May all of you begin to see yourself as a caregiver of Earth as the power of one transforms into an empowering collective. My next book concerns Antarctica, then Australia and Alaska representing North America. Icebergs and penguin colonies are waiting in the wings to be released. Care, create and conserve.

If you would like to purchase a signed copy of my book please click here

By Suzanne Vlamis

Maasai Mara Portfolio Commentary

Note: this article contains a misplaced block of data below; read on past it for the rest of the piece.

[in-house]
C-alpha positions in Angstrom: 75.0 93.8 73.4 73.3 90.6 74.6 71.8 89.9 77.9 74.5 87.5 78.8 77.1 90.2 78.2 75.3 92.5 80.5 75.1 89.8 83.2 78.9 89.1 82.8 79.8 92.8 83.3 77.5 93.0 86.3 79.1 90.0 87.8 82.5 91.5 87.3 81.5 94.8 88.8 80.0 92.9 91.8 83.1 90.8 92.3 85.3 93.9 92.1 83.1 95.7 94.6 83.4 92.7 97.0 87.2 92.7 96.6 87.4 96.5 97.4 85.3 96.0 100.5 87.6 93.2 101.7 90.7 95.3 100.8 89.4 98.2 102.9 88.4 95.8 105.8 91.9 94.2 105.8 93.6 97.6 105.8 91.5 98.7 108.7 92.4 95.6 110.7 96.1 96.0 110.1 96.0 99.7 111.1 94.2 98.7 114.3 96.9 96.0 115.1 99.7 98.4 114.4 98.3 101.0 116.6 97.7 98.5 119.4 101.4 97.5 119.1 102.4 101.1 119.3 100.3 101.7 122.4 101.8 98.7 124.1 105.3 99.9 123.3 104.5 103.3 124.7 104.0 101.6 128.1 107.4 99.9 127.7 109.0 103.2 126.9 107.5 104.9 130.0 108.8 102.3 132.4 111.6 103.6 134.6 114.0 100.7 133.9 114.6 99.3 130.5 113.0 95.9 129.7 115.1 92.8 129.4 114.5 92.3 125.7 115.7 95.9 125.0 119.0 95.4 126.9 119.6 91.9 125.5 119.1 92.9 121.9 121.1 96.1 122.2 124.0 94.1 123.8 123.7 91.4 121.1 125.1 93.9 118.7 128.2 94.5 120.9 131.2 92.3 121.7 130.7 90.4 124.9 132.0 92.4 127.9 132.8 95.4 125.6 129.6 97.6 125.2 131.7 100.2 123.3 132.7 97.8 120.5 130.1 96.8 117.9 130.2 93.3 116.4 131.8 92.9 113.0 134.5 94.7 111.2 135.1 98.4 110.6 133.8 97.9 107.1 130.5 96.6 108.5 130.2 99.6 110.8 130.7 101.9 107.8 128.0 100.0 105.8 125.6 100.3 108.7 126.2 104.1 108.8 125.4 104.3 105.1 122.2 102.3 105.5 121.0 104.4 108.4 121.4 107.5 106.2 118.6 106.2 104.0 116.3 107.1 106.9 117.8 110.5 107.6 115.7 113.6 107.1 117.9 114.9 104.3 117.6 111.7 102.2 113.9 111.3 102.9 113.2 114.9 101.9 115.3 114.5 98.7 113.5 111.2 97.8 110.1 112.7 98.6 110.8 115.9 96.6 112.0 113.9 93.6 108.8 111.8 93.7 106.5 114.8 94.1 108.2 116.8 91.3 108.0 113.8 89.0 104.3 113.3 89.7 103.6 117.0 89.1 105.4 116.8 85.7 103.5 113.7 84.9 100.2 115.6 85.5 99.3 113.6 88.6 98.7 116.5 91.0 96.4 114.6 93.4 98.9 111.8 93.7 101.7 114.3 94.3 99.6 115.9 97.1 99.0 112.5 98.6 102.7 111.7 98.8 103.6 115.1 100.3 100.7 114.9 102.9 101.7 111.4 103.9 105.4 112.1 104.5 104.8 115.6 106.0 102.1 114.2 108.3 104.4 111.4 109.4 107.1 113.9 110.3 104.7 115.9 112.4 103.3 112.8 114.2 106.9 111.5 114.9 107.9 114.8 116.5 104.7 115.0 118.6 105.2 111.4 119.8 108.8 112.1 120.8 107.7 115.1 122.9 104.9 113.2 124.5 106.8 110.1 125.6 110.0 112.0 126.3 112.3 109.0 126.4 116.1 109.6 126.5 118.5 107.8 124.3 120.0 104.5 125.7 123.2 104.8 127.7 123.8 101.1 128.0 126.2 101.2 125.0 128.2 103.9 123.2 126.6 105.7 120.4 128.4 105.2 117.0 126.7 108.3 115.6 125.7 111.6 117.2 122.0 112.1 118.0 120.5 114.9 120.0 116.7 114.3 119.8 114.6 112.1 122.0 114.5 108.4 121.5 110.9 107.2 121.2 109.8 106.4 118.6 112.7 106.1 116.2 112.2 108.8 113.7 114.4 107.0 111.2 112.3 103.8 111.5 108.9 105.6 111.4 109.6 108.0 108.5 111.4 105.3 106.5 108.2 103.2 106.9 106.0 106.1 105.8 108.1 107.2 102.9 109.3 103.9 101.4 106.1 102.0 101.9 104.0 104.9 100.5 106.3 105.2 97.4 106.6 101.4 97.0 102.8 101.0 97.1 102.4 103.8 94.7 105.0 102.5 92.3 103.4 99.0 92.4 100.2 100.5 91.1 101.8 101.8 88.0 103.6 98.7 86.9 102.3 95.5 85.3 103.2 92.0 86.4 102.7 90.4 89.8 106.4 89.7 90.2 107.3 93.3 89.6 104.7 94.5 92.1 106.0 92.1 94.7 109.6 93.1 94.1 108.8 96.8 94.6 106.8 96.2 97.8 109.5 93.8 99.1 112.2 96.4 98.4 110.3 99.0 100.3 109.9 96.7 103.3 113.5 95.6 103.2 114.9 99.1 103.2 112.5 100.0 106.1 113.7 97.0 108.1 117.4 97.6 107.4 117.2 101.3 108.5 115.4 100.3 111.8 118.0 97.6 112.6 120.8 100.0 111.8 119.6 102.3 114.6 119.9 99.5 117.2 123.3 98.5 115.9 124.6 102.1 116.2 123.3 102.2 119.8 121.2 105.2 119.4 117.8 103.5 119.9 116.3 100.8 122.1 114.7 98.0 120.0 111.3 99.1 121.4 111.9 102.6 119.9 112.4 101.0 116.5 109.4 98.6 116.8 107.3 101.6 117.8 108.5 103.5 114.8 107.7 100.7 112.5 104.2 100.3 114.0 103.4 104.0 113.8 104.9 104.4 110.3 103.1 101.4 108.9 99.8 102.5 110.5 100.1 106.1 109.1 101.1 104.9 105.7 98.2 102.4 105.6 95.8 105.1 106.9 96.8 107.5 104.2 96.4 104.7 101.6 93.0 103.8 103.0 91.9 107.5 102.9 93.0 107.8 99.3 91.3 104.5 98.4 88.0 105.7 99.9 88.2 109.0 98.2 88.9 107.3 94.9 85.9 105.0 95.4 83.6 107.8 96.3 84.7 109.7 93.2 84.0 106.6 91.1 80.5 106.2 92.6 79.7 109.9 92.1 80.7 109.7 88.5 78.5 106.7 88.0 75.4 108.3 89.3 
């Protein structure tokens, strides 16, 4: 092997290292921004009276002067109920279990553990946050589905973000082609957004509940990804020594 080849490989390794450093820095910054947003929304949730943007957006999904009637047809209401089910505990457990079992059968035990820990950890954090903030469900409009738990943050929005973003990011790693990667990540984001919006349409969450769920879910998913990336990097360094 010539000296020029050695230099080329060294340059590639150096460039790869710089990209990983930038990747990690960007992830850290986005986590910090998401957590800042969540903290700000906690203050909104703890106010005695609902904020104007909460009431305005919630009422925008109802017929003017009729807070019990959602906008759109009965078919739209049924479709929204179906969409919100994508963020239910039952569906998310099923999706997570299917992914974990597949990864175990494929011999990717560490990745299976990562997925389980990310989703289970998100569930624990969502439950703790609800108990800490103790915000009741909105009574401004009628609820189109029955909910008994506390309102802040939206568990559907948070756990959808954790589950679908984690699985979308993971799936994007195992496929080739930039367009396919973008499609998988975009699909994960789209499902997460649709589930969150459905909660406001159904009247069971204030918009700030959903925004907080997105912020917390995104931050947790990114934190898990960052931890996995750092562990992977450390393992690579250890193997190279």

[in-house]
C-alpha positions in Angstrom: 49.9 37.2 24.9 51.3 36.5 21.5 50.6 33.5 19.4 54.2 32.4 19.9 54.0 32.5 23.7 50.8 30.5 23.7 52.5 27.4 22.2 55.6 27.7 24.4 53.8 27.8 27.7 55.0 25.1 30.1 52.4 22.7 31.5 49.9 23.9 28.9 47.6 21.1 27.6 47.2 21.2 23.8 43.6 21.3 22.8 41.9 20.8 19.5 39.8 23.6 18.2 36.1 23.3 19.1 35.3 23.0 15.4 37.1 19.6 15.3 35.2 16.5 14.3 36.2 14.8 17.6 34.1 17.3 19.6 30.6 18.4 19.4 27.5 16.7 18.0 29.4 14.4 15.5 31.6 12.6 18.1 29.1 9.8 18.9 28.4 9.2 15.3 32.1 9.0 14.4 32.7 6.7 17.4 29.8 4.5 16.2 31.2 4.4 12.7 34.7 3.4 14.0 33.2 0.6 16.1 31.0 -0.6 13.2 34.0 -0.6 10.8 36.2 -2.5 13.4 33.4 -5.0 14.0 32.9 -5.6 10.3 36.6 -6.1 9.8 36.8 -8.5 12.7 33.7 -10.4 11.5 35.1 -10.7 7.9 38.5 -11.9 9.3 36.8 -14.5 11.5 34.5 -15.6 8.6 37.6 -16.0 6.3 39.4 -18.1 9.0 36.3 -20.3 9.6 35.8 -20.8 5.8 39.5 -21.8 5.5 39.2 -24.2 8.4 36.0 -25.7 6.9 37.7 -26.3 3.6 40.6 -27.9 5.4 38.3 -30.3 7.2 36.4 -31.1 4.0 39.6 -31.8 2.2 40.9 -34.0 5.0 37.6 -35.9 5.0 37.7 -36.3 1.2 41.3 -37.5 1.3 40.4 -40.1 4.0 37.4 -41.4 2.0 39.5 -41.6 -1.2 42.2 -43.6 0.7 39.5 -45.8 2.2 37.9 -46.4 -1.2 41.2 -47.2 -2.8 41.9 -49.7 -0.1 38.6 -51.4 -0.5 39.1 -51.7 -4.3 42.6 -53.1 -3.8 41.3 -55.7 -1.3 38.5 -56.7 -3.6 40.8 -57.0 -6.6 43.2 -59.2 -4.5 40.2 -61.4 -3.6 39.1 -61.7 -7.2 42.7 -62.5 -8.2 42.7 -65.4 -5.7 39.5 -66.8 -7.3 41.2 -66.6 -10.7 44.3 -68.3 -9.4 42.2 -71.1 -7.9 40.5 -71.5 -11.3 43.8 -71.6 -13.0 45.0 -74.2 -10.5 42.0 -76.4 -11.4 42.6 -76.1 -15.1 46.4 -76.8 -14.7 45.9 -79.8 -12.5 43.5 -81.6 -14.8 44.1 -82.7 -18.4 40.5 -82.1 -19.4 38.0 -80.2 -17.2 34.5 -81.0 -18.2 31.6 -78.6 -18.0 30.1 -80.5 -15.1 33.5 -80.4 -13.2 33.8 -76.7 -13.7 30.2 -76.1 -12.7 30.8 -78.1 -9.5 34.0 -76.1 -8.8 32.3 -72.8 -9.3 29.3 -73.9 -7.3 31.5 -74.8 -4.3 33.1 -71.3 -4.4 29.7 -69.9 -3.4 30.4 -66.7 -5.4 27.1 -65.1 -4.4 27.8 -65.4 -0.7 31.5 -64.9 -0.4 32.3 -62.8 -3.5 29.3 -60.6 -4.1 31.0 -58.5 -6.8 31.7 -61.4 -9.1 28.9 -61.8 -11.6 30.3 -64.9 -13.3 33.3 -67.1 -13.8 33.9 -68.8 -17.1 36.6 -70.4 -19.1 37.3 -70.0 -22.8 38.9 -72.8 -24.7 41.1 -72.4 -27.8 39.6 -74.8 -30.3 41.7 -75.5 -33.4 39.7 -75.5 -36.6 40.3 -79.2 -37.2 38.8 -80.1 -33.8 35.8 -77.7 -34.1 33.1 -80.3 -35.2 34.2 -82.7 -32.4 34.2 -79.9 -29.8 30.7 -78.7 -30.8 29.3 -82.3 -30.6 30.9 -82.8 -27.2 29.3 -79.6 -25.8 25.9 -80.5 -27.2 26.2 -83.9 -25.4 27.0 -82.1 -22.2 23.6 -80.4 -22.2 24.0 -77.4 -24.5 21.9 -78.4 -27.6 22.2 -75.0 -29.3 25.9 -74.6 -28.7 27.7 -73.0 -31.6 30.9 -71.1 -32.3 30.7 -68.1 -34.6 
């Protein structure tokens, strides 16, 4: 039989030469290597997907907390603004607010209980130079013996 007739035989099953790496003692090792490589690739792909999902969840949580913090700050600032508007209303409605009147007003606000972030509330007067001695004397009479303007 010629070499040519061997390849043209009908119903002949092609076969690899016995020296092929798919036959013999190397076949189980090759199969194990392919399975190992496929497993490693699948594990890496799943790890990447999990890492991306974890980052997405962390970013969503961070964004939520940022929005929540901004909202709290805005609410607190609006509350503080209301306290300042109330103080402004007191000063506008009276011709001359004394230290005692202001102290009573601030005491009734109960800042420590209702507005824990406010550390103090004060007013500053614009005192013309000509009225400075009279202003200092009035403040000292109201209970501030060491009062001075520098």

Maasai Mara National Reserve also known as the Masai Mara or the Mara is located in Kenya in eastern Africa and covers over 1,672 square kilometers. The Maasai Mara is not a national park but a designated game reserve because the Maasai tribal people have the right to graze their cattle on the land and also shoot animals if they are attacked. The reserve is an extension of Tanzania’s Serengeti National Park, comprising a small part of the Serengeti Plains ecosystem.  It is one of Kenya’s most unique areas because almost every animal species in relation to East Africa you can think of lives on this remote area of the continent with its red oat grasslands, thorn and Acacia trees. A memorable event is the mass migration of hundreds of thousands of zebra, gazelle, and wildebeest when they travel in January on their way north from the Serengeti Plains and arrive by July into August in the Maasai Mara as the dry season begins. In October the herds begin to move south and the cycle begins all over again.  I refer to the Mara is one of our endangered Edens of Earth to protect and preserve.  I envision returning to Kenya in the future in the peak of the migration.